Last week, I wrote about the Princeton basketball team and how hopeful I was that they would win their first-round game in the NCAA Tournament. Well, the oddsmakers were right, and 12-seed Princeton did not beat 5-seed Notre Dame. They did put up a great fight, however, and proved they deserved to be there. Underdogs more used to playing in front of hundreds often beat teams regularly playing in front of thousands - it's a one game tournament, and any team can win one game. That's what makes the Tournament such compelling theater, and why people who couldn't tell you the difference between a foul and fowl suddenly have an opinion whether Northwestern beats Vanderbilt and why I now know where Marquette University is located.
In many ways, however, the Tournament is not the best indicator of who is the best team in college basketball. It is the best indicator of which team won the six games they played. Seeding somewhat helps this, of course, but it names a champion based on 4 hours of work, not the 25 during the regular season and conference tournament. Similarly, buying or selling investments based on a single quarter's results is not an optimal strategy. Avoiding recency (forgetting old information) and representativeness (overweighting new information) biases are key, even in the fast-moving small-cap asset class.
The small cap market, as defined by the Russell 2000 Index, was up 2.0% overall during the week, and in a complete reversal from last week, no sectors were in the red. There were a few key issues driving the market this week, but the Federal Reserve was most important. On Wednesday, the Fed announced that it would increase the Federal Funds rate by 25 basis points, as expected (the market had priced in almost a 100% chance of it occurring). However, language around the timing of future rate hikes was more muted, suggesting a longer-term accommodative policy approach. With the more dovish perspective out of the Fed, small caps significantly outperformed large caps, with the Russell 2000 Index outperforming the Russell 1000 Index by around 160 basis points.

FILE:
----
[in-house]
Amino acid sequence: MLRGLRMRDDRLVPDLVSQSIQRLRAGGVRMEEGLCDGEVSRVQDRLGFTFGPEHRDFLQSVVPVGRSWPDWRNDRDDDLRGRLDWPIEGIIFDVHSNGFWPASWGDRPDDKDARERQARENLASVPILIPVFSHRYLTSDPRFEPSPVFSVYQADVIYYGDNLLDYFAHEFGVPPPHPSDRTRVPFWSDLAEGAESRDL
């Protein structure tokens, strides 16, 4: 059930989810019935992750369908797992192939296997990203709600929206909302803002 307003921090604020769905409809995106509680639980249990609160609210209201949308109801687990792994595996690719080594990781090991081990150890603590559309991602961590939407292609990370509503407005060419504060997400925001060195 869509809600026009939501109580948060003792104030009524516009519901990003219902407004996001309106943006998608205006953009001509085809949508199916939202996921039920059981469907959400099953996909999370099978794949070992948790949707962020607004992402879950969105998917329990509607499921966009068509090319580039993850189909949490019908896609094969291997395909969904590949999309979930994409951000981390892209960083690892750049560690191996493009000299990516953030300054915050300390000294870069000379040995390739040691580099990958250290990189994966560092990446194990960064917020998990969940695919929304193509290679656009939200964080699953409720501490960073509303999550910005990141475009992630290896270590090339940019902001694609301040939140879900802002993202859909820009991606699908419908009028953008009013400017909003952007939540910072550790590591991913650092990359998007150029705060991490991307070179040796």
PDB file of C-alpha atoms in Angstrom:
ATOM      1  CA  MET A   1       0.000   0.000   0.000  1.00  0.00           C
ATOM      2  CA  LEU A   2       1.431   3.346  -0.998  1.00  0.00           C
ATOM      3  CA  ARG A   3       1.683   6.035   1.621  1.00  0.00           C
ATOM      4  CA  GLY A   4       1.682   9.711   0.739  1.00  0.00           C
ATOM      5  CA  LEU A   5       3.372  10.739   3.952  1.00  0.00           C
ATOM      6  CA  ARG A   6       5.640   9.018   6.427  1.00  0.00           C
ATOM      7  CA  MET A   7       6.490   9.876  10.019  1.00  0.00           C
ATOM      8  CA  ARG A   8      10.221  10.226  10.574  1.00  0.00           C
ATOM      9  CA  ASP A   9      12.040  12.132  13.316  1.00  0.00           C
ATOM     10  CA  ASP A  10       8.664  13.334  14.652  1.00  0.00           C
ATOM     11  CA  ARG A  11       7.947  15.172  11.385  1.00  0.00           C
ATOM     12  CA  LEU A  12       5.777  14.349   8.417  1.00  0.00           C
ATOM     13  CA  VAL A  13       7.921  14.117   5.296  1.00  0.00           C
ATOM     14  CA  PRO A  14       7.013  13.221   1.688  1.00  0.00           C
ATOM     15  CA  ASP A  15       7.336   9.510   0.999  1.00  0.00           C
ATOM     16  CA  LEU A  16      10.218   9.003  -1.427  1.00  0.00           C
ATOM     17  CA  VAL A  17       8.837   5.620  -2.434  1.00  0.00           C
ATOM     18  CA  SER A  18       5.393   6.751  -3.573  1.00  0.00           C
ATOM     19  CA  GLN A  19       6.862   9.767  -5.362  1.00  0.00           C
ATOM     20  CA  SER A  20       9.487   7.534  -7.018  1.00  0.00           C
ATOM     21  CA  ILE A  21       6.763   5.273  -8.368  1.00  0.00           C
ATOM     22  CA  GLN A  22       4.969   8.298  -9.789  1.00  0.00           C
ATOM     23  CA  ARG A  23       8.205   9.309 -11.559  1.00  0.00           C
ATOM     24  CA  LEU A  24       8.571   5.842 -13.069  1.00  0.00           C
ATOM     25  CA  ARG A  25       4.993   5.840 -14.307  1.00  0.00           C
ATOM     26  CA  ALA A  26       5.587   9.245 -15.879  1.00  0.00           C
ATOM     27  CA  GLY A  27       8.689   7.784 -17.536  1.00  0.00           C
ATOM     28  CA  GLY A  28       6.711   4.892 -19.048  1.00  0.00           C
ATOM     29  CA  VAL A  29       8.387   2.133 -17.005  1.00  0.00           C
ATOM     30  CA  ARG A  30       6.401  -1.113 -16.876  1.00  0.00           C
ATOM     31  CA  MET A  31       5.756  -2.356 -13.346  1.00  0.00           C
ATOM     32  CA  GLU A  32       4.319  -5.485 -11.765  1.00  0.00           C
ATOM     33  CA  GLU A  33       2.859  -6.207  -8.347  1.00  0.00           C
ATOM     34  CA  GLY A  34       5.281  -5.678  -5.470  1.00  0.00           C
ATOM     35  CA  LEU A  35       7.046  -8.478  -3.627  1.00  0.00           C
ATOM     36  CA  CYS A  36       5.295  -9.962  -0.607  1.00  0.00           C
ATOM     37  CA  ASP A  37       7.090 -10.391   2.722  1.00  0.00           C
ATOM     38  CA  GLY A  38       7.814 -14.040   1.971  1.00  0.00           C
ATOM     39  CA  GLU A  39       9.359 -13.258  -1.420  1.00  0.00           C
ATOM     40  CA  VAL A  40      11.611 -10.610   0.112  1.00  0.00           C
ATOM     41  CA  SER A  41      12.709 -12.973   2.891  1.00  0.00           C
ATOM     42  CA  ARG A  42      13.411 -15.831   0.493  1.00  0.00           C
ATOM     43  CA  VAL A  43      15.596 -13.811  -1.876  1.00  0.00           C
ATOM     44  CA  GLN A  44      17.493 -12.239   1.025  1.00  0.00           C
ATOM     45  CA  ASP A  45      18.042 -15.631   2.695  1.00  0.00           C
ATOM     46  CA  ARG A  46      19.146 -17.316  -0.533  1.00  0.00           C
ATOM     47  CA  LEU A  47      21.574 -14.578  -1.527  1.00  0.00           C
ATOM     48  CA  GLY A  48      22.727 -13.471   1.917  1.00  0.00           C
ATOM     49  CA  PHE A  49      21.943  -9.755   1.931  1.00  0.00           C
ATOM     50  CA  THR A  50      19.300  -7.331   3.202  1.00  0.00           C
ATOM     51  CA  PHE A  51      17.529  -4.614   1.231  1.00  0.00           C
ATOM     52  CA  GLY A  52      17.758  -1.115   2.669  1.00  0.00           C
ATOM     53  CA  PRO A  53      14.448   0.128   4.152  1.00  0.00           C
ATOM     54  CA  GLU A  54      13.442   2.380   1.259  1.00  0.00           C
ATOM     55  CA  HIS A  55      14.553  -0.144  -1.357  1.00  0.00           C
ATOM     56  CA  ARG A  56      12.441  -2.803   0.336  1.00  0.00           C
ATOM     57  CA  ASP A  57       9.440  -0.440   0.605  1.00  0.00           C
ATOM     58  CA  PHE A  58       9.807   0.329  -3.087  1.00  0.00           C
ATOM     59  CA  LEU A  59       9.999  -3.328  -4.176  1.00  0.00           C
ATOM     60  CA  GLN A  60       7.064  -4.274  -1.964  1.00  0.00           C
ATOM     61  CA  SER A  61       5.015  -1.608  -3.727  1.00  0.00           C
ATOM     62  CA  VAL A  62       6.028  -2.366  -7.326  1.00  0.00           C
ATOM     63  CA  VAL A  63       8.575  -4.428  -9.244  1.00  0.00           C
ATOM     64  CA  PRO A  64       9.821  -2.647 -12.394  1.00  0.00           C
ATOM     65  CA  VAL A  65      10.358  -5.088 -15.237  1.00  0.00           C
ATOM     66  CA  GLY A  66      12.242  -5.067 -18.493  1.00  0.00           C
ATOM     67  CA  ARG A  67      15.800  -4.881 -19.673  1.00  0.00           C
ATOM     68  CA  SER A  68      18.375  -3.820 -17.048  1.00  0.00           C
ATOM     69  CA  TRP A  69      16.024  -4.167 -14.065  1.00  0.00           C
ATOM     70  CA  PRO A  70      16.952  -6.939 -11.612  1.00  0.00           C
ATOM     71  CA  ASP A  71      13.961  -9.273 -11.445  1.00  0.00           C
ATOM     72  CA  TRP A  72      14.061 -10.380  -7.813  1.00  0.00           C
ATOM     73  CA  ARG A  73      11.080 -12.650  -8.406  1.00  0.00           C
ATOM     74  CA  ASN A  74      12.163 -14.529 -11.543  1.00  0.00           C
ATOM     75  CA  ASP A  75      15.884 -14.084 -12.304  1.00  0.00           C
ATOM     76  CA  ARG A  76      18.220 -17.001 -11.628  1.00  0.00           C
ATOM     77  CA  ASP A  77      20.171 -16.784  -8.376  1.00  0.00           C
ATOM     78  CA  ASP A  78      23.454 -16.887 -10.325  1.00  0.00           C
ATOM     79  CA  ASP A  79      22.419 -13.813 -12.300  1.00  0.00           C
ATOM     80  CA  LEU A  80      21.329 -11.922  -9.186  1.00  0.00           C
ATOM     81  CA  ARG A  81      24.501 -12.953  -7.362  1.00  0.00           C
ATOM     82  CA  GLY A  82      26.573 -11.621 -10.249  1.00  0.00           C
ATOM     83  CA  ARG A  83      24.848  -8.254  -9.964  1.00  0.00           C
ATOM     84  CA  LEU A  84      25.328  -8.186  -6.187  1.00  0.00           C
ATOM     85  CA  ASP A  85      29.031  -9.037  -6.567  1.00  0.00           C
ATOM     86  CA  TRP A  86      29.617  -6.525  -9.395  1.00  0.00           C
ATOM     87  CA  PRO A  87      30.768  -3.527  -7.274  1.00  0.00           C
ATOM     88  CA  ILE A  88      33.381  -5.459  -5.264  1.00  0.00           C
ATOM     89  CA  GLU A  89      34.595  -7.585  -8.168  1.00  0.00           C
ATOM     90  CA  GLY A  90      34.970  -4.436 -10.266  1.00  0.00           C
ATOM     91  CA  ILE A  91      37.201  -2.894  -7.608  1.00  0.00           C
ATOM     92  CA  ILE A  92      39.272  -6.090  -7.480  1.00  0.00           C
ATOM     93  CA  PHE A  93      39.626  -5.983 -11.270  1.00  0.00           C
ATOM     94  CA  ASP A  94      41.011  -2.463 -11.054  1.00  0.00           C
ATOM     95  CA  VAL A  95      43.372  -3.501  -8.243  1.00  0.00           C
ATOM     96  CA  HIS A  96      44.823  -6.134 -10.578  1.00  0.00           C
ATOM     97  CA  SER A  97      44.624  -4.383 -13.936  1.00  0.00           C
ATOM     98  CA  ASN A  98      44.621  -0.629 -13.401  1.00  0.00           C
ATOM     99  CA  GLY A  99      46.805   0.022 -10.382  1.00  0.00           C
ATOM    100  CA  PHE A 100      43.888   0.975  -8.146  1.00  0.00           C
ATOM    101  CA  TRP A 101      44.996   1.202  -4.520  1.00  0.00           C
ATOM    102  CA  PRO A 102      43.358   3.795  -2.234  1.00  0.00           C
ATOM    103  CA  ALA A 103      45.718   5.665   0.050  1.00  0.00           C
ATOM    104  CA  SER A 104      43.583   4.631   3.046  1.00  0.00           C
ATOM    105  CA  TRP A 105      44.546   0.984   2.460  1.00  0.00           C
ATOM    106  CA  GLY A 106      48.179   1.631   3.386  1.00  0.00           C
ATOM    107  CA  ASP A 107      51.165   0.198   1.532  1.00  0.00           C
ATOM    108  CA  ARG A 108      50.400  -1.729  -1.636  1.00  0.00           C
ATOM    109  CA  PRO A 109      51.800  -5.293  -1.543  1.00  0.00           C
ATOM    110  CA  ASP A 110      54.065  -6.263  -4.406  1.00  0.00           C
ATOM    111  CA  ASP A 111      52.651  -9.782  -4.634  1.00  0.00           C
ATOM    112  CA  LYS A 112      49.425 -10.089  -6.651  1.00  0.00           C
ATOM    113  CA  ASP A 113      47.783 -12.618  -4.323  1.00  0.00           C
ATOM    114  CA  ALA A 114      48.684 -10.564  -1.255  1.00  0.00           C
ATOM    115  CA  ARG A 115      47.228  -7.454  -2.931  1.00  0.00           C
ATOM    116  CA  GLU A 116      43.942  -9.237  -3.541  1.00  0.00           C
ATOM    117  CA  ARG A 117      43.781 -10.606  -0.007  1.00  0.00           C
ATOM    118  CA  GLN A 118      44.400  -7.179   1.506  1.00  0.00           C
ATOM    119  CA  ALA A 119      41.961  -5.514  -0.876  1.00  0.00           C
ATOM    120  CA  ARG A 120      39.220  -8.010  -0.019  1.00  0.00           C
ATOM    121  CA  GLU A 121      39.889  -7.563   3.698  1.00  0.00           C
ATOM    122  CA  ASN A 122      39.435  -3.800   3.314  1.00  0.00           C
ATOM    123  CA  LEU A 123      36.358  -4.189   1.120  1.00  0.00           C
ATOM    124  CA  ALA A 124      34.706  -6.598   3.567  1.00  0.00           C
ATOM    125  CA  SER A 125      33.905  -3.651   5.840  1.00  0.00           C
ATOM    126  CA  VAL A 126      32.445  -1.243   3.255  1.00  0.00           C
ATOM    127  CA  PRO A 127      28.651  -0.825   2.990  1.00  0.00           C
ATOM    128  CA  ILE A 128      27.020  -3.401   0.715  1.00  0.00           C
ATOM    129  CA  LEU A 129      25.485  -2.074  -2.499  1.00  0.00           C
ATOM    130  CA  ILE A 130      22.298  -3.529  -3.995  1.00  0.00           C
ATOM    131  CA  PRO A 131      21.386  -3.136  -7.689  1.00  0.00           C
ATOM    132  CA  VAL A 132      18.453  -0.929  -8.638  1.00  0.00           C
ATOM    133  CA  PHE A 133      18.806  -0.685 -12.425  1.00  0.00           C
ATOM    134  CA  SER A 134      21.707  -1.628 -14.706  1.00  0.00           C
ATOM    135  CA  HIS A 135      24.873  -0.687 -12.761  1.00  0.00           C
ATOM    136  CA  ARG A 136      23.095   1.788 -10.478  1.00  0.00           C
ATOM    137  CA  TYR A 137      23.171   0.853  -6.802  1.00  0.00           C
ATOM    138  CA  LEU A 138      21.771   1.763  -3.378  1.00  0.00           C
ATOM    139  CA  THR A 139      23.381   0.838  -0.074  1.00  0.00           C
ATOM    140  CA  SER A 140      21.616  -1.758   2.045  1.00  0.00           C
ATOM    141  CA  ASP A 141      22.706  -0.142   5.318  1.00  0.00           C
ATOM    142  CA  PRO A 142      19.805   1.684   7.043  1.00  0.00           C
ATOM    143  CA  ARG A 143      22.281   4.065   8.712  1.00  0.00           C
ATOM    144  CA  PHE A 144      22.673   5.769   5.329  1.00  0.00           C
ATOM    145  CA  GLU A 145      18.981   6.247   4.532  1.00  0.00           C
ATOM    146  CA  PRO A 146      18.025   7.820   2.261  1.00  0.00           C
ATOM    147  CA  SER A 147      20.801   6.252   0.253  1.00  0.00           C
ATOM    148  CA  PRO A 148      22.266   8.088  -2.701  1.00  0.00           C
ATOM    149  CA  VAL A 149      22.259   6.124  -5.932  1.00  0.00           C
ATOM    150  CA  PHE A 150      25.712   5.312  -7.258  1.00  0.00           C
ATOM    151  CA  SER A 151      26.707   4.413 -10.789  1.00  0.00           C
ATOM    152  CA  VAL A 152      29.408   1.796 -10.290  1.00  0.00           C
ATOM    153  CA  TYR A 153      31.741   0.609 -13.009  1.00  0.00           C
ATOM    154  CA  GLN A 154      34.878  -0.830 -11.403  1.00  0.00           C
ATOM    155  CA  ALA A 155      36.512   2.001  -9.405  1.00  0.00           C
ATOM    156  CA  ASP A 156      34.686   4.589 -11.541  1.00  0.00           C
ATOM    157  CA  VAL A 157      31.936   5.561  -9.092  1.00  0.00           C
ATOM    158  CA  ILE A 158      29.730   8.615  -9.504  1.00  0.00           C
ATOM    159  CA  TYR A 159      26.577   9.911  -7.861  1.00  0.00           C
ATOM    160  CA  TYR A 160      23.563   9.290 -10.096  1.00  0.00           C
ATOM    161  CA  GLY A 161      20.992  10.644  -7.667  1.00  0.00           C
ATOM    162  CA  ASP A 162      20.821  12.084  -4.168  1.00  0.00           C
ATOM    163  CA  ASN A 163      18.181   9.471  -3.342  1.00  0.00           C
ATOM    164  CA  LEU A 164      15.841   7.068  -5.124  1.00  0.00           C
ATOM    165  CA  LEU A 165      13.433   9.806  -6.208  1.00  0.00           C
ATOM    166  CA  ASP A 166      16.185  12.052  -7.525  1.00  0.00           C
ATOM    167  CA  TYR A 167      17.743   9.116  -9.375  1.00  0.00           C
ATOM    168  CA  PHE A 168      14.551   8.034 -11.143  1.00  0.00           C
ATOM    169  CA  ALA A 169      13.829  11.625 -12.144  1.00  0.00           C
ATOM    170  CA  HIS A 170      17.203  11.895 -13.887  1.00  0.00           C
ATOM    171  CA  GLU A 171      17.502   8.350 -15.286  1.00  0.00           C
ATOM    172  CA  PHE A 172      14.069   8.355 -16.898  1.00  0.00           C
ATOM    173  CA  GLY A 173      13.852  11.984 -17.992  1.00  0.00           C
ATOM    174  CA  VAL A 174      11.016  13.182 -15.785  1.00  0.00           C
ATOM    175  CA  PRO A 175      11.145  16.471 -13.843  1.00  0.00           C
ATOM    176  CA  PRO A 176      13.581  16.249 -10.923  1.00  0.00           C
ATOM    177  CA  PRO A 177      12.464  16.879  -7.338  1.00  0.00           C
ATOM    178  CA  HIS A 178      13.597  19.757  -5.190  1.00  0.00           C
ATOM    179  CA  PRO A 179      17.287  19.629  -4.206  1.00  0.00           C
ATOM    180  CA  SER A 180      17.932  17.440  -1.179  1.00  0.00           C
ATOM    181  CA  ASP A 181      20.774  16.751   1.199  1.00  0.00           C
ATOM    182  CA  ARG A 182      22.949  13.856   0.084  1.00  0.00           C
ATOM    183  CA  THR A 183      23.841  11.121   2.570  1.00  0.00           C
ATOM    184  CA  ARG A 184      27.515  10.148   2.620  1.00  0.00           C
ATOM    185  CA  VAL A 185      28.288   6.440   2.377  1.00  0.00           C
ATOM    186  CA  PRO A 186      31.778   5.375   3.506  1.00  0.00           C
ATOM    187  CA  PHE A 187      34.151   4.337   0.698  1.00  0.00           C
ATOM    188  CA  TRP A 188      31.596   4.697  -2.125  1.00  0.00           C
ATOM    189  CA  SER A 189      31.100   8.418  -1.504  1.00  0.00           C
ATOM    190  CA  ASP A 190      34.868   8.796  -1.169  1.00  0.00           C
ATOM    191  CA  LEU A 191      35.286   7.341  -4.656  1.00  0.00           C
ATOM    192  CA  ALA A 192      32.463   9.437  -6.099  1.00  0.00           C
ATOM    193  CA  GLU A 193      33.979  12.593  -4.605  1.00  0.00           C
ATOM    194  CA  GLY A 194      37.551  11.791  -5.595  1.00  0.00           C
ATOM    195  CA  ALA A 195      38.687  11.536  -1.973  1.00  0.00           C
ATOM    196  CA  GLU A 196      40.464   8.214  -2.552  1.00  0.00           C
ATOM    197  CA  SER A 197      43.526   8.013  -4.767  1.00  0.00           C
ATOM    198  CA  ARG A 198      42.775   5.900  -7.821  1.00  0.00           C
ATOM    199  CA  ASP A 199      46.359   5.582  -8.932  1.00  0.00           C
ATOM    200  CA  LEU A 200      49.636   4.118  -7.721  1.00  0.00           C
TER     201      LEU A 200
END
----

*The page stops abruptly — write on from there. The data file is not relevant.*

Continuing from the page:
Congress also continued to discuss the replacement for Obamacare and investors fretted over the level of crude supply coming out the US. Among small caps, Value also was stronger, with the Russell 2000 Value Index beating the Russell 2000 Growth Index by around 50 basis points. Within the Index, Telecommunication Services (+3.8%) was the strongest performer as bond proxies did well in response to the Fed's announcement. Materials (+3.7%) and Real Estate (+3.2%) were also up. On the downside, Health Care (+0.5%) was down on Obamacare replacement discussions, and Energy (+1.4%) continues to be relatively weak. We expect policy will continue to be a driver of performance going forward, suggesting low correlations are likely to persist.
Disclosure: I/we have no positions in any stocks mentioned, and no plans to initiate any positions within the next 72 hours.
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